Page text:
— New York Times columnist and Nobel Prize-winning economist Paul Krugman, citing data from a University of Chicago poll of economists around the country. Krugman goes on to note that most middle-class families would see modest tax cuts the first few years, but they’re scheduled to expire at the end of 2025.
3. “The Democratic class warfare will continue even after President Trump signs the bill, and that will create two big problems. The first is that the Democrats will probably pursue a long-term campaign to repeal the pro-growth elements of the bill, as they did with the George W. Bush tax cuts. The second is that if Republicans attempt to cut spending in the coming months and years, the Democrats could make political headway by complaining that tax cuts for the rich led to benefit cuts for everyone else.”
— Chris Edwards, director of tax policy studies at the conservative Cato Institute, in commentary in National Review.
2. “It is the end of the world. The debate on health care is life/death. This is Armageddon.”
— Democratic congressional leader Nancy Pelosi, alluding to the part of the tax reform bill that repeals Obamacare’s individual mandate.
1. “So right now, America’s tax code is a total dysfunctional mess. The current system has cost our nation millions of American jobs, trillions and trillions of dollars, and billions of hours wasted on paperwork and compliance. It is riddled with loopholes that let some special interests — including myself, in all fairness. This is going to cost me a fortune, this thing — believe me.”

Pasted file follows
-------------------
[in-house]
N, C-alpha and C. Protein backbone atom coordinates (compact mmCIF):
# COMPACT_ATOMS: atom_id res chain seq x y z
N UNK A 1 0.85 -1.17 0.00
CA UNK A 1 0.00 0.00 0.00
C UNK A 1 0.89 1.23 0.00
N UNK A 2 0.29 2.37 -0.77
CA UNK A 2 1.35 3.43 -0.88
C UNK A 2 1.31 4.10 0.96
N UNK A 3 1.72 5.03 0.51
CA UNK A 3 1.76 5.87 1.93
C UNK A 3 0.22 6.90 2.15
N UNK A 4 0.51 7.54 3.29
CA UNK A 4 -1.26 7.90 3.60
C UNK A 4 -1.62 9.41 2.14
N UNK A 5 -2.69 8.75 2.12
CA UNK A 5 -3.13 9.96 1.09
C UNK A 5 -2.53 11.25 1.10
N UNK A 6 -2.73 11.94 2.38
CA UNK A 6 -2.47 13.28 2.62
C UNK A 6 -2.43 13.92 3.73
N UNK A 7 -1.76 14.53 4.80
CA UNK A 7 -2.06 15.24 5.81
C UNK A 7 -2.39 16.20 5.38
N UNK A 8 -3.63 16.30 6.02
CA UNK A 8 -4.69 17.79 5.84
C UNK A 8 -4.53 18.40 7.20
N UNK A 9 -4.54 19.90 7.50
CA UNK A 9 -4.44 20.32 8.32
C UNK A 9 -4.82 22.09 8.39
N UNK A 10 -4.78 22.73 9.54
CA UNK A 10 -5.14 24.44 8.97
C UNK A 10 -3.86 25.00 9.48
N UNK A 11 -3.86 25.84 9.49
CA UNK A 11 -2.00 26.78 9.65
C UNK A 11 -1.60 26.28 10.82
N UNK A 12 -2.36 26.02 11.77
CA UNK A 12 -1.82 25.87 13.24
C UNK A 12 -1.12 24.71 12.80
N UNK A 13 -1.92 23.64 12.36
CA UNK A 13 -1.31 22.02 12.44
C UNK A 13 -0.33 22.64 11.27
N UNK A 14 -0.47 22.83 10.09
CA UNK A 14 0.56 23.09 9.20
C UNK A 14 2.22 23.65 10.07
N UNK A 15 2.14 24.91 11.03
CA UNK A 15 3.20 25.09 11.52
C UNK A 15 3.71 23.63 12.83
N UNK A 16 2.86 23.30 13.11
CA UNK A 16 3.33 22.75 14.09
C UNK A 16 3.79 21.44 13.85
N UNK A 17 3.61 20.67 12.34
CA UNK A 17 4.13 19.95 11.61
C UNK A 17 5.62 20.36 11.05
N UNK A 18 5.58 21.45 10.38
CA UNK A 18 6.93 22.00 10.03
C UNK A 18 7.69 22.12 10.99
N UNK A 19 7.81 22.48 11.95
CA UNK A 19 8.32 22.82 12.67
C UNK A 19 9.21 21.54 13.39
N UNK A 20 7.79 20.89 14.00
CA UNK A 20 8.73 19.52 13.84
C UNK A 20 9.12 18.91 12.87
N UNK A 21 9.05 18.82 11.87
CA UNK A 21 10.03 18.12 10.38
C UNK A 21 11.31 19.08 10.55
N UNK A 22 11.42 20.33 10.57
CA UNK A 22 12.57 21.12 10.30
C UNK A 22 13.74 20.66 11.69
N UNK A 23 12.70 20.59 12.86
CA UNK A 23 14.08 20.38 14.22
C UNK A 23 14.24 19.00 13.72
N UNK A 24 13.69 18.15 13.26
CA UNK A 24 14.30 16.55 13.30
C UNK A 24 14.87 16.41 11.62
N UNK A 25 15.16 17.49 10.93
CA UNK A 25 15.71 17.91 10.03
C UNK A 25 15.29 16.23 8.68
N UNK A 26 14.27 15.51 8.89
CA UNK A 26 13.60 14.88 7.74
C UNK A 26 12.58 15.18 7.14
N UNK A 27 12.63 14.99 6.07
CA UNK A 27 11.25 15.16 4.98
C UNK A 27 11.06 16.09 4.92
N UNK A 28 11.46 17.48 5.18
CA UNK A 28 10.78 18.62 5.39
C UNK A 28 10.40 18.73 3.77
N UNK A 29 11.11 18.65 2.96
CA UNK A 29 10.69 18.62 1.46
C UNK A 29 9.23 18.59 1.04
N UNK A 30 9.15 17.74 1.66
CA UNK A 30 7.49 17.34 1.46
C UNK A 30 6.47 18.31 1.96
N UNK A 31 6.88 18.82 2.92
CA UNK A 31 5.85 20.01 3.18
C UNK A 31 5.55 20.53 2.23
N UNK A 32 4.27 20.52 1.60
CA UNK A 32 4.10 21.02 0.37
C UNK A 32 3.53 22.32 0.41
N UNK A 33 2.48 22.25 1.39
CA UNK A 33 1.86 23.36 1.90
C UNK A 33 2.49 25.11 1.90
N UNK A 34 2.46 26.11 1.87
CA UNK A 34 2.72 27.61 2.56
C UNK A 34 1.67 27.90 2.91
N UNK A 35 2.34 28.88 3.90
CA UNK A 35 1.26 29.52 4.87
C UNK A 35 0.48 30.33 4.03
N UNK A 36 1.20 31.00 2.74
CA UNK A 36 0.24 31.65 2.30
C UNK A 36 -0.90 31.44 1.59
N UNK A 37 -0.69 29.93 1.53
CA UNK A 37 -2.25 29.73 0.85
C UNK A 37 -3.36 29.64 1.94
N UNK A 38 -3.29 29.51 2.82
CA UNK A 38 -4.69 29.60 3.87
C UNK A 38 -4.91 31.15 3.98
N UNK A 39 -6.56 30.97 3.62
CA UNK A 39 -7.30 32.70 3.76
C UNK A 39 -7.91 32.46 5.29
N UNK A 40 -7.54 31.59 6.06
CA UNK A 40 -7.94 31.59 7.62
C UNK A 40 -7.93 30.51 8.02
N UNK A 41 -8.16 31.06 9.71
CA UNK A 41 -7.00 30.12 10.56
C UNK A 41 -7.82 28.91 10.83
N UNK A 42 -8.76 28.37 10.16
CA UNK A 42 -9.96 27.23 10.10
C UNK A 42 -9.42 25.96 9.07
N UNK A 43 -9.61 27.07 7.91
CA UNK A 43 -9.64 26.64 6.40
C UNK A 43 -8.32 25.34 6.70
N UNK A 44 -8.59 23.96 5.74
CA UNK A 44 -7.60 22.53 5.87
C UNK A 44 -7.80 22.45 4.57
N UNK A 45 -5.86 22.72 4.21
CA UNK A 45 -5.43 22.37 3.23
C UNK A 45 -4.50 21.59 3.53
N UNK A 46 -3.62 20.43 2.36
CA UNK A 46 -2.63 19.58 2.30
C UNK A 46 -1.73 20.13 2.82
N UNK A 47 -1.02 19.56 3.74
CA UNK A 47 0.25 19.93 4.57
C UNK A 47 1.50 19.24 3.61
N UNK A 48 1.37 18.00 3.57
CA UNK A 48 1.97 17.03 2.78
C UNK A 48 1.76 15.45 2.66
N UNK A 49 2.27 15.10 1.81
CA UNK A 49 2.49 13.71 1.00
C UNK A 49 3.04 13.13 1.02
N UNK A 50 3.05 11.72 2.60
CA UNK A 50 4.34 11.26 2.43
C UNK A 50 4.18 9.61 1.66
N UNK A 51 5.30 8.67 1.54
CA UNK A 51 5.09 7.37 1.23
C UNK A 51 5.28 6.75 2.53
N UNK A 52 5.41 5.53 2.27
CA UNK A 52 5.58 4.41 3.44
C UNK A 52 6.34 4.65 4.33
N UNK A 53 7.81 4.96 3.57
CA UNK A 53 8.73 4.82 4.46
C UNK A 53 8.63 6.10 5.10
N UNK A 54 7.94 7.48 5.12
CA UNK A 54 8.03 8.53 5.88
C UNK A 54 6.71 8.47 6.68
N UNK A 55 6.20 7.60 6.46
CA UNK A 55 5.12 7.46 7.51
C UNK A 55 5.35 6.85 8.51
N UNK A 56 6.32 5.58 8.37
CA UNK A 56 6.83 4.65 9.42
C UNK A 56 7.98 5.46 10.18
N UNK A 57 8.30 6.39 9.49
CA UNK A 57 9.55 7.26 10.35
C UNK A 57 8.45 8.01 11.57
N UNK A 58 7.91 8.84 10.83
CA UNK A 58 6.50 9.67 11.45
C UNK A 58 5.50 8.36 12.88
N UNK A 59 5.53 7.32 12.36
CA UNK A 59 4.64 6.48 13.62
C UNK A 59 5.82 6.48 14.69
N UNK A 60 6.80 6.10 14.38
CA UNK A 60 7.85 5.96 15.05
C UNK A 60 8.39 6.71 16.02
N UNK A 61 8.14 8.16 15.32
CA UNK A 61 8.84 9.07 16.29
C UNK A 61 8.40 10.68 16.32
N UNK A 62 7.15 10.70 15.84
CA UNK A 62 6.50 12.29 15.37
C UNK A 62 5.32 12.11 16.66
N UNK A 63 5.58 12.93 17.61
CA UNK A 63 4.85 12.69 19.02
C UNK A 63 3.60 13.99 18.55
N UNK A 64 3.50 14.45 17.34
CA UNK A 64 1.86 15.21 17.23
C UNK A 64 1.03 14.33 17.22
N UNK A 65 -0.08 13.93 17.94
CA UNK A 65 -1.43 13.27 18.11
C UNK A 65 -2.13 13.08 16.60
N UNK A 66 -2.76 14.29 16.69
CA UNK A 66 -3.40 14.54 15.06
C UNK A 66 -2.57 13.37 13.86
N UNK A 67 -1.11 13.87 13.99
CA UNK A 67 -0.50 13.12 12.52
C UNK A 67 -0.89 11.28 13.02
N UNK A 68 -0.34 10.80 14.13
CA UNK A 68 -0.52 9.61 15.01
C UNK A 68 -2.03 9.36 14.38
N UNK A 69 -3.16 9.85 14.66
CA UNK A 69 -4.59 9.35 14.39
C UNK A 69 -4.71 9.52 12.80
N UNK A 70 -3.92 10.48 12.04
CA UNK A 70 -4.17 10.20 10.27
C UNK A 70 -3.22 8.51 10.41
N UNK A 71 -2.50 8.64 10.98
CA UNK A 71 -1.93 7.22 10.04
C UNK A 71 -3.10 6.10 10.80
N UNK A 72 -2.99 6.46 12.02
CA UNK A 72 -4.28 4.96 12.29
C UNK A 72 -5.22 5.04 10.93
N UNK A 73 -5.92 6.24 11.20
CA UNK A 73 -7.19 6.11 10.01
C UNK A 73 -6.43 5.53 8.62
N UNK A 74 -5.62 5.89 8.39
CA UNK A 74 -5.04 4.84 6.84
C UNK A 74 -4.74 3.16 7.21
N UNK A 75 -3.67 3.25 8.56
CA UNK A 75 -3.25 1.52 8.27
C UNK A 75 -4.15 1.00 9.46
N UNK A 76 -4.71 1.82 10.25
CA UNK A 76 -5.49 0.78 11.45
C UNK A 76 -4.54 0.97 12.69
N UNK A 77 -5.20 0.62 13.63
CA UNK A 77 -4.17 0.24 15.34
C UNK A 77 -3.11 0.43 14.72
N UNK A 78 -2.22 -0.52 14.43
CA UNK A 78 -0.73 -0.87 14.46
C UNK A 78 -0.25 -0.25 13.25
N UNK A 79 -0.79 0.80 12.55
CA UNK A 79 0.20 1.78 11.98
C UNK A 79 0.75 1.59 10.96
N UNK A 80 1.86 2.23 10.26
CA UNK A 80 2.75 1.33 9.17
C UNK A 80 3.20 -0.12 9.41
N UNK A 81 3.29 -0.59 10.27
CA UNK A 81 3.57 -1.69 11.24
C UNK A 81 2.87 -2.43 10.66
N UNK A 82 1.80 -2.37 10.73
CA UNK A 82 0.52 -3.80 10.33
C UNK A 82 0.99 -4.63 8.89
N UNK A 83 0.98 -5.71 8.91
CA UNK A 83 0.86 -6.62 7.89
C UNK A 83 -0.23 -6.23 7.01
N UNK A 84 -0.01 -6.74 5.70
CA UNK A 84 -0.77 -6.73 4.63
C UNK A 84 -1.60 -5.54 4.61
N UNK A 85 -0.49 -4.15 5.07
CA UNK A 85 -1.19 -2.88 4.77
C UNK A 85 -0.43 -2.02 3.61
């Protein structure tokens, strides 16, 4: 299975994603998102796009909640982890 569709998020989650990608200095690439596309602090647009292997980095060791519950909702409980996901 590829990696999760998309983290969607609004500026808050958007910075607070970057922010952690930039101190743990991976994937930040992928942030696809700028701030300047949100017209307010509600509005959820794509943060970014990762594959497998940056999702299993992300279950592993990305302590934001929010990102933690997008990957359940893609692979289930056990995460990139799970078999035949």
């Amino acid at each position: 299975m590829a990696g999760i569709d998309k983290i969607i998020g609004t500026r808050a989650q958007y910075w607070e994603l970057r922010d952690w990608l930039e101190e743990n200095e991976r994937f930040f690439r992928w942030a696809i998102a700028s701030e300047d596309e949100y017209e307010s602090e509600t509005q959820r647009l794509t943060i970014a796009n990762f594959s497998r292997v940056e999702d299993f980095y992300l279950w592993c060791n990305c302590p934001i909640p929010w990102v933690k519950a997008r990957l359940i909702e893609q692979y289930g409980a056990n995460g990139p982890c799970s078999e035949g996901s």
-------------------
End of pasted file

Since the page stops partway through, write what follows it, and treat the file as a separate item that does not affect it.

— President Donald Trump, at a rally in Missouri. It would be impossible to verify whether the president would lose a “fortune” due to the tax cut, because he has not released any of his tax returns. But the Washington Post examined the partial 2005 tax return that was leaked to the media last year, and found that President Trump would have saved up to $42 million on those taxes under the House bill and $35.1 million under the Senate bill. Perhaps his tax situation has changed in the past decade. Yet contrary to what some people believe, just because high earners would benefit from tax reform doesn’t automatically mean it’s a win-lose situation that would harm the middle class and others.